What’s the best cultural Indonesian experience you had when you lived here?
One particular weekend that I loved in Indonesia was when I visited Pulau Pramuka, one of the many islands in Pulau Seribu just a few hours away by boat from Jakarta. Literally a breath of fresh air! We spent the weekend playing games and doing activities with young school children. A big group of young adult Indonesians and a few foreigners gave their time up to spend time with these kids. I loved speaking to these anak in Bahasa, learning new words and singing songs! We also got the chance to do some snorkelling and swimming in the crystal-clear water, we enjoyed a beautiful seafood barbeque and at night made lanterns that floated away into the night sky. Indonesians are some of the most humble, jovial and friendly people in the world and this weekend exemplified that for me.
How do you see the role of Australian youth in the bilateral relationship in the years ahead?
Australian youth have the power! Some of the Australian youth I have met through various events, organisations and study are the most invested in the bilateral relationship and are so keen to improve this through people to people links. They want to increase the knowledge of both country’s people of each other through increased travel, especially studying and working abroad and foreign language study. Australian youth need to keep engaging with Indonesia via exchange, study programs and internships! There is such an opportunity for both Indonesia and Australia capitalise on a special relationship with our neighbours and we would be silly to pass it up.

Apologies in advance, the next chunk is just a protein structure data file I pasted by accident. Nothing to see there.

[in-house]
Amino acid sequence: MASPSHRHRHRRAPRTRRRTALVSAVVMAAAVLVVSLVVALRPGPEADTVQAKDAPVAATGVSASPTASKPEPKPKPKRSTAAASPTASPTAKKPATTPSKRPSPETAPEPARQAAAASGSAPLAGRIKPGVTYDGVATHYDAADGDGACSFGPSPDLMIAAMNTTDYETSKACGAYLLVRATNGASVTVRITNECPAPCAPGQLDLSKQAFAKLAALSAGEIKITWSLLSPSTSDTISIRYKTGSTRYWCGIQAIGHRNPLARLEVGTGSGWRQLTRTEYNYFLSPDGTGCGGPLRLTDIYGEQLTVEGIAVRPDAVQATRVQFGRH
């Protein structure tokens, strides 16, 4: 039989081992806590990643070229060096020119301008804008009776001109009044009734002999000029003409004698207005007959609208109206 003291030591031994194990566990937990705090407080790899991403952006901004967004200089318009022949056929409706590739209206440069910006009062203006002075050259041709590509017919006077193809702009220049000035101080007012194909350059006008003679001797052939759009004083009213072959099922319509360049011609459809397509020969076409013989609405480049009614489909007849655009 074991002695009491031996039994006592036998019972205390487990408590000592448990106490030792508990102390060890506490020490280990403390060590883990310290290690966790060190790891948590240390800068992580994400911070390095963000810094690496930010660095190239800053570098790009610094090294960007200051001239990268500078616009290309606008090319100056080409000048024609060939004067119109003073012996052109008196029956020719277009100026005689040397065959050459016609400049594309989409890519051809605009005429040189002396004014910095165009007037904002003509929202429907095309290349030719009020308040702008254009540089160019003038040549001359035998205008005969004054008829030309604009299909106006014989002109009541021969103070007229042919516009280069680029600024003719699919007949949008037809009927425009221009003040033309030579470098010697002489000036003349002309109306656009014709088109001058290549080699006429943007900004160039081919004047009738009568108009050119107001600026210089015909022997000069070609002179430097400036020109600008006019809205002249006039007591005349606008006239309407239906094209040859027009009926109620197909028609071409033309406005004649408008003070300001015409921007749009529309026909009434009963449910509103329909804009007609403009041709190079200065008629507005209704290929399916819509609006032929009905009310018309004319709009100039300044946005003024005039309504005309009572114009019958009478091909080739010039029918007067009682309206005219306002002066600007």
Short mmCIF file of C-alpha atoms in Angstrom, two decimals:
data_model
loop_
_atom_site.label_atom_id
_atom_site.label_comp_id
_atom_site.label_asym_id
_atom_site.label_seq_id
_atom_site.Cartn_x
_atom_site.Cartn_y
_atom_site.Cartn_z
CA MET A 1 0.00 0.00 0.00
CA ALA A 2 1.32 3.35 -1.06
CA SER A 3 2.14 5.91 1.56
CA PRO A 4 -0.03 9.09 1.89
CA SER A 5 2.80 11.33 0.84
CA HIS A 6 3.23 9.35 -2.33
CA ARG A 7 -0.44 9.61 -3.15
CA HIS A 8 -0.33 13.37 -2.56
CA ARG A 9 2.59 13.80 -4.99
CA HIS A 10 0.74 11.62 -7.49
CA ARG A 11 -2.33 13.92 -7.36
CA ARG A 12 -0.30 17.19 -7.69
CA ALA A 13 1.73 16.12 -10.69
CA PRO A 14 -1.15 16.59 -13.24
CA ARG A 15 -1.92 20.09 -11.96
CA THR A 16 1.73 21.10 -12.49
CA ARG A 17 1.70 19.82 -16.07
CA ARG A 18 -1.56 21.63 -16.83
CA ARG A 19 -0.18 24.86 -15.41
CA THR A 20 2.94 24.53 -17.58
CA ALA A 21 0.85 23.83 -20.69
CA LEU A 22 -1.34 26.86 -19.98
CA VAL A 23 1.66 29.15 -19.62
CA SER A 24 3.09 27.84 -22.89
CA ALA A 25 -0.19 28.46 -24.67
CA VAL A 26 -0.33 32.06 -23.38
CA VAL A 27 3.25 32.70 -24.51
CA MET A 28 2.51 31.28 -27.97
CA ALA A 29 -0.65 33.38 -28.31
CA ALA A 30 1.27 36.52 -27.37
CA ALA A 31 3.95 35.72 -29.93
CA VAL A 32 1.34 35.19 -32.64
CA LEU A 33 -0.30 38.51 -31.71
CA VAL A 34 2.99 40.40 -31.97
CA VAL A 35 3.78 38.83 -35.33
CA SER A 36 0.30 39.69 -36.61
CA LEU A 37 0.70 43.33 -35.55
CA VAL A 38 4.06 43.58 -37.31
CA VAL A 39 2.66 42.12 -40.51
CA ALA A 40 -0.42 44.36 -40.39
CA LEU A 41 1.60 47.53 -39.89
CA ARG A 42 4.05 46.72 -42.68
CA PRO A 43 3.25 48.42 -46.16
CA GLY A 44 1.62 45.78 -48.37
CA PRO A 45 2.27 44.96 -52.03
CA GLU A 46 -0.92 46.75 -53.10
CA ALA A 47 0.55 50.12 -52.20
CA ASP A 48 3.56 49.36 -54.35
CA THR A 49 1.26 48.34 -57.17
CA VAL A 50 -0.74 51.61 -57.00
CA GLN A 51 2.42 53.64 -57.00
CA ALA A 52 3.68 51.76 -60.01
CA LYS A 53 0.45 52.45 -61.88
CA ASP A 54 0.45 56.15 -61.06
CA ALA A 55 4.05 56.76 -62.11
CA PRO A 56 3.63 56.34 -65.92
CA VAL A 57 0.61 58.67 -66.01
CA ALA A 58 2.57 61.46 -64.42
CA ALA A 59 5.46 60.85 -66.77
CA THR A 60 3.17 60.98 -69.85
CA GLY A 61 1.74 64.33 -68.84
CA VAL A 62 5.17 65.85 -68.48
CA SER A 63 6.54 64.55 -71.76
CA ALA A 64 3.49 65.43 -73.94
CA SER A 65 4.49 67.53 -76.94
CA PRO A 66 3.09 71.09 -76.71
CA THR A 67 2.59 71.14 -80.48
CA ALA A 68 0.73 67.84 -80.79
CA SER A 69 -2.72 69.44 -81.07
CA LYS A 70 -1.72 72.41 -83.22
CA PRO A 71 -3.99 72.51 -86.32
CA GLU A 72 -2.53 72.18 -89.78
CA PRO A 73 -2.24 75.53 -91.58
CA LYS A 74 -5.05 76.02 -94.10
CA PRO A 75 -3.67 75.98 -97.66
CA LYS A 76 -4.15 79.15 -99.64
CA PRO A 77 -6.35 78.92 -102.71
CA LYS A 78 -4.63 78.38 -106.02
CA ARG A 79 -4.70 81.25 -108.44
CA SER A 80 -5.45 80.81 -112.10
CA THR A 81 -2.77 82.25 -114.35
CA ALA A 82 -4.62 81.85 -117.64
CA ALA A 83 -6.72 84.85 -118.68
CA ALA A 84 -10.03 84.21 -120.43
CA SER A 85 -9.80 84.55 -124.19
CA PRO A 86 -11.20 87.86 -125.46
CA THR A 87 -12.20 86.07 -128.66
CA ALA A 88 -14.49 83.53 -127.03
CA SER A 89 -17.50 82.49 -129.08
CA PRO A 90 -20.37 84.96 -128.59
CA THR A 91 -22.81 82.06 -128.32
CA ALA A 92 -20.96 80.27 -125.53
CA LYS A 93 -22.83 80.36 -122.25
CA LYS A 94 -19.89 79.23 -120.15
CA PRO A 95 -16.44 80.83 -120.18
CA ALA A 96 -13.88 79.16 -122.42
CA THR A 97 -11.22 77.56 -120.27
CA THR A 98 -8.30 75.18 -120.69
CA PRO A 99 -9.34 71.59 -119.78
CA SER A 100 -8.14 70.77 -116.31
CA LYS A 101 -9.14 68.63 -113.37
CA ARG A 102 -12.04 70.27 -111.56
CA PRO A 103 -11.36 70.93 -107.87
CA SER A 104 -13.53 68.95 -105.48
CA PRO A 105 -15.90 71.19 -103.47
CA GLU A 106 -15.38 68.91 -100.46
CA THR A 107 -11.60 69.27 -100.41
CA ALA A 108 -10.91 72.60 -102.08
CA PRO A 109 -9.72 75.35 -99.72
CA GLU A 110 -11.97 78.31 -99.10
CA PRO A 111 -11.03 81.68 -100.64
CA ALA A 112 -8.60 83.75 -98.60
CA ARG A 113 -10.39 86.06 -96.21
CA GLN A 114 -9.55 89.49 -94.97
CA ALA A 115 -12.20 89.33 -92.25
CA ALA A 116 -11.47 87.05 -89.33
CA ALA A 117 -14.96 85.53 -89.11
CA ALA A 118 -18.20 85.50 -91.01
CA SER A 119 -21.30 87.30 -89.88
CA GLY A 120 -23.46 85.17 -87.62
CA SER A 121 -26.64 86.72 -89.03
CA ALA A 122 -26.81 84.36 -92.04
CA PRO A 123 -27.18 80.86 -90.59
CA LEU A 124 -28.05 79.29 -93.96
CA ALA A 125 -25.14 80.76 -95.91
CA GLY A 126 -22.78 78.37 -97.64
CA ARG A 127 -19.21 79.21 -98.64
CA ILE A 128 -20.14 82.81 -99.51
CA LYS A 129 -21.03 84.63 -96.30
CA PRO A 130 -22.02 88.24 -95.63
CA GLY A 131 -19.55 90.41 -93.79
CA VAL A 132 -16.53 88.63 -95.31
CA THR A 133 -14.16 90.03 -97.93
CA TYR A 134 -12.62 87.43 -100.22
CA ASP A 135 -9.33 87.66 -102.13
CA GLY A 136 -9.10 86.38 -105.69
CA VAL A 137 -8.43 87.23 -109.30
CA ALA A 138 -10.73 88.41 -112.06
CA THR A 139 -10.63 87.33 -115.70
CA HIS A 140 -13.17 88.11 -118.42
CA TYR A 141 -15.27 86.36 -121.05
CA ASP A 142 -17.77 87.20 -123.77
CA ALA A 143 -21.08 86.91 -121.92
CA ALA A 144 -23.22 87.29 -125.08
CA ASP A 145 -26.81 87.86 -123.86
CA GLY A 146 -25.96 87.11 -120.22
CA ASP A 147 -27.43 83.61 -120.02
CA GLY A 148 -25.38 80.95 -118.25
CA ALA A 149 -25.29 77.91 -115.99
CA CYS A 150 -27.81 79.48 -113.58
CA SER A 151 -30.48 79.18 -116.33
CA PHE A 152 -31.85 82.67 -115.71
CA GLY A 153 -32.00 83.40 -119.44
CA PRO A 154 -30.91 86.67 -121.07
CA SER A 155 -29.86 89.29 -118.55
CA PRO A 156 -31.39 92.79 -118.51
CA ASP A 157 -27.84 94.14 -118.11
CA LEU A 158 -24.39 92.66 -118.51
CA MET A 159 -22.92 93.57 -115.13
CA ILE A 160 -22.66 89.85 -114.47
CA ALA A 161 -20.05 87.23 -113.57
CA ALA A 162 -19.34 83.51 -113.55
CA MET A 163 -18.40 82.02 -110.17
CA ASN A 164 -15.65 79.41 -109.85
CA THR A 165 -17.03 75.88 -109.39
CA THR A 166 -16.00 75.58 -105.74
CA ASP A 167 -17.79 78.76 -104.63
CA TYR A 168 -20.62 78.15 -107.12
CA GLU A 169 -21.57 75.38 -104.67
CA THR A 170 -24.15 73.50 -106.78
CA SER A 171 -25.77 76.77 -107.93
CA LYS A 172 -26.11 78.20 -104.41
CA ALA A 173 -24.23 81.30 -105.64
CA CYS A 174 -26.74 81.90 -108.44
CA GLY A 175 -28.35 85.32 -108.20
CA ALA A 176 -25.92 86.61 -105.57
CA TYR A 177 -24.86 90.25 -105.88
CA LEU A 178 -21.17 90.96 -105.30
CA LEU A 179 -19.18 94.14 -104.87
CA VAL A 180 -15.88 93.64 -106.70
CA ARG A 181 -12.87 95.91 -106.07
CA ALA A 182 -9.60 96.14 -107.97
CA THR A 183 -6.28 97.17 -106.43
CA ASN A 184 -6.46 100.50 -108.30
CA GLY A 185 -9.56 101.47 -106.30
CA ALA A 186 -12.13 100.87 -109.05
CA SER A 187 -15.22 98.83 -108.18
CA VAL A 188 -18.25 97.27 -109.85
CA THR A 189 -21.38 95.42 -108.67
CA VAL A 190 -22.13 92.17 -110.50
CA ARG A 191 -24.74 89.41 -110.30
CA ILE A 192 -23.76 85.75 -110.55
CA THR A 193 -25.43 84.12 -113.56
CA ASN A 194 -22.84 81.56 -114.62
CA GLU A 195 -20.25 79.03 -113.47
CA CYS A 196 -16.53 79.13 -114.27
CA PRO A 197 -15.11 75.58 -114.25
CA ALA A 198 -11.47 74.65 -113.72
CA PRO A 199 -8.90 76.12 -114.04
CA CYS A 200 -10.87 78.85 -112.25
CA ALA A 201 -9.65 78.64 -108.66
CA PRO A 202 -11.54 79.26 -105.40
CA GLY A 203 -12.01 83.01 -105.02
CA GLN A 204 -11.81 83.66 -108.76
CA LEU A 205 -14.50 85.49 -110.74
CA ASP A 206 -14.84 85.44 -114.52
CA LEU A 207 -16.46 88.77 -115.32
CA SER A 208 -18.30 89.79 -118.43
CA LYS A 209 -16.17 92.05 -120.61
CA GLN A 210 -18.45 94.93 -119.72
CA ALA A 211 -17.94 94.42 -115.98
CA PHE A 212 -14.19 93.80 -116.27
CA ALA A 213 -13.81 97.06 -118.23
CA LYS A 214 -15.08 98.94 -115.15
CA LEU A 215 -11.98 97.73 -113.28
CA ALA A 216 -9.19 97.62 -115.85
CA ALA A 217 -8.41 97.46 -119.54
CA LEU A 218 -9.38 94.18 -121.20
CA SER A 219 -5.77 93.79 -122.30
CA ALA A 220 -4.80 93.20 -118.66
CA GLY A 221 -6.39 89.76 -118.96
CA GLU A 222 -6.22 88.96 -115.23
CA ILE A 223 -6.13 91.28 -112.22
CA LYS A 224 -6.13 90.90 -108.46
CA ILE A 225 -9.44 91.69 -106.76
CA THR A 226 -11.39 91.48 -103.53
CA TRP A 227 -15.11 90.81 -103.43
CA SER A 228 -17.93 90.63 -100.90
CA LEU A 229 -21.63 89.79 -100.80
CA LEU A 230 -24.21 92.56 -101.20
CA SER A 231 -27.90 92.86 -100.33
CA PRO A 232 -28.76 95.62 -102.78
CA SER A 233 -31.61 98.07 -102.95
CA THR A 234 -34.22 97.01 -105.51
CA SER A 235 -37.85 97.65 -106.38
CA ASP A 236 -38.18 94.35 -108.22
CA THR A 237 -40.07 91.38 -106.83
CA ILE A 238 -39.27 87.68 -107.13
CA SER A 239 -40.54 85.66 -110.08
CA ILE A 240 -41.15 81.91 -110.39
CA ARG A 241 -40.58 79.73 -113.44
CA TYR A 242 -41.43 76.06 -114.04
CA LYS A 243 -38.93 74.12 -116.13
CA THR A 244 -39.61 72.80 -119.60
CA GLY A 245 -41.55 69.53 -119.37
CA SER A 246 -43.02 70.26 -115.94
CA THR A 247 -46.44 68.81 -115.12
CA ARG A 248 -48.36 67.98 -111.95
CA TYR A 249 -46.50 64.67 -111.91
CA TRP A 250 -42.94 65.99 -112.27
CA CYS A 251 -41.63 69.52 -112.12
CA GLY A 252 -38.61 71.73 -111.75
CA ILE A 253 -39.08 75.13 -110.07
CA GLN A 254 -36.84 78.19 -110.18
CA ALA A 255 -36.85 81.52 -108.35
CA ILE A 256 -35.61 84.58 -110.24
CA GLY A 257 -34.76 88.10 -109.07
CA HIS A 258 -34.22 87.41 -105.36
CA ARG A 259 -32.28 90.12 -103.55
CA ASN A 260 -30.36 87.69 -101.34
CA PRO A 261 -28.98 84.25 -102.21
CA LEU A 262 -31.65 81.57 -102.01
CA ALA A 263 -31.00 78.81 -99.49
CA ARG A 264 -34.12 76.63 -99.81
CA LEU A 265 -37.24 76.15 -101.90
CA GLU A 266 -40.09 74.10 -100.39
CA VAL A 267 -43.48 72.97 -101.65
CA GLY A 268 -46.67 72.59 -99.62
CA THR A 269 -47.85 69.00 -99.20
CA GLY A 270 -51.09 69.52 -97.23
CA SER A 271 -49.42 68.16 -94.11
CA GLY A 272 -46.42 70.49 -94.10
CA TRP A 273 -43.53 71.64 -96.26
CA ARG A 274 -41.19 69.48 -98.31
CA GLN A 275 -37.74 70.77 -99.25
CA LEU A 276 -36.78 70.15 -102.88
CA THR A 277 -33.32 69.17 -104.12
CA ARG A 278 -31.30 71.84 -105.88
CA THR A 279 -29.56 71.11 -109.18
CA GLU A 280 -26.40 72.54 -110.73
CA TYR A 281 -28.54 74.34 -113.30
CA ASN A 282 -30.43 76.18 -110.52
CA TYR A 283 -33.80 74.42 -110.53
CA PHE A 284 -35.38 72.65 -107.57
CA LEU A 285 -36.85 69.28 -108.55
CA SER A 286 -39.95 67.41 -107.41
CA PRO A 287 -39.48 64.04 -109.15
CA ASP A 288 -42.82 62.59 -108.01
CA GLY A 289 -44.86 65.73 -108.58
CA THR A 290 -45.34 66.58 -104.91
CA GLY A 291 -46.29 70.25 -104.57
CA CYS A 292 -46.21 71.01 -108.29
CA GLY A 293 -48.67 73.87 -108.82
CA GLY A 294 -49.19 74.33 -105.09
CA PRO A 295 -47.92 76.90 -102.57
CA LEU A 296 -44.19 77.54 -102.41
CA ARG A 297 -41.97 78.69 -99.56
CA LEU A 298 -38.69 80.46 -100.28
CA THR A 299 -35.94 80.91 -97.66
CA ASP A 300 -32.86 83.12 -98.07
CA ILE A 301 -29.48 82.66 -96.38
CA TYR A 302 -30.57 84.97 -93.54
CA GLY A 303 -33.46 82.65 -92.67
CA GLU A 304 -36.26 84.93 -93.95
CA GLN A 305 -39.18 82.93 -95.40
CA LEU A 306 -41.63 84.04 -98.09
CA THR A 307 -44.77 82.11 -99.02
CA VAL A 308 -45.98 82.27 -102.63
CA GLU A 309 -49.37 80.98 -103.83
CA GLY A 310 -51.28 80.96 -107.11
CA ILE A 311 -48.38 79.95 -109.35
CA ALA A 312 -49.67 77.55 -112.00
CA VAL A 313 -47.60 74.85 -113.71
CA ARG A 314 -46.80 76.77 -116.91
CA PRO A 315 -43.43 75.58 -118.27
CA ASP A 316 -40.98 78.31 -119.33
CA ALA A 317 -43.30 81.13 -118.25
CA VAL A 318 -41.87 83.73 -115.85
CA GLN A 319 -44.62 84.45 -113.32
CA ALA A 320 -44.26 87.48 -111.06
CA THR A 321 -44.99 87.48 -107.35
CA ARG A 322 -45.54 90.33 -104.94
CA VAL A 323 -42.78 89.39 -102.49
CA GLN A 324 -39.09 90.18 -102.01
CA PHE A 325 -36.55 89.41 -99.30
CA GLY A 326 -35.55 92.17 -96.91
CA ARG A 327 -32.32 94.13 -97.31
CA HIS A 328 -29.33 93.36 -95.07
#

Asialink is looking for a Research Officer based in Melbourne, to “provide support for Asialink Business’s applied research activities through research and creating content”.
Asialink Business is a new program by Asialink, Australia’s premier body promoting Australia-Asia engagement. Asialink is a partnership between the University of Melbourne and the Myer Foundation. In addition to these partners, Asialink Business is partially funded by the Federal Government as part of the Government’s agenda to build ‘Asia capabilities’ among Australian businesses. These capabilities will increase businesses ability to capture the benefits of Asian economic expansion. Aside from Federal and University funding, Asialink Business will seek sponsorship from the private sector and raise revenue by charging fees for the services it offers.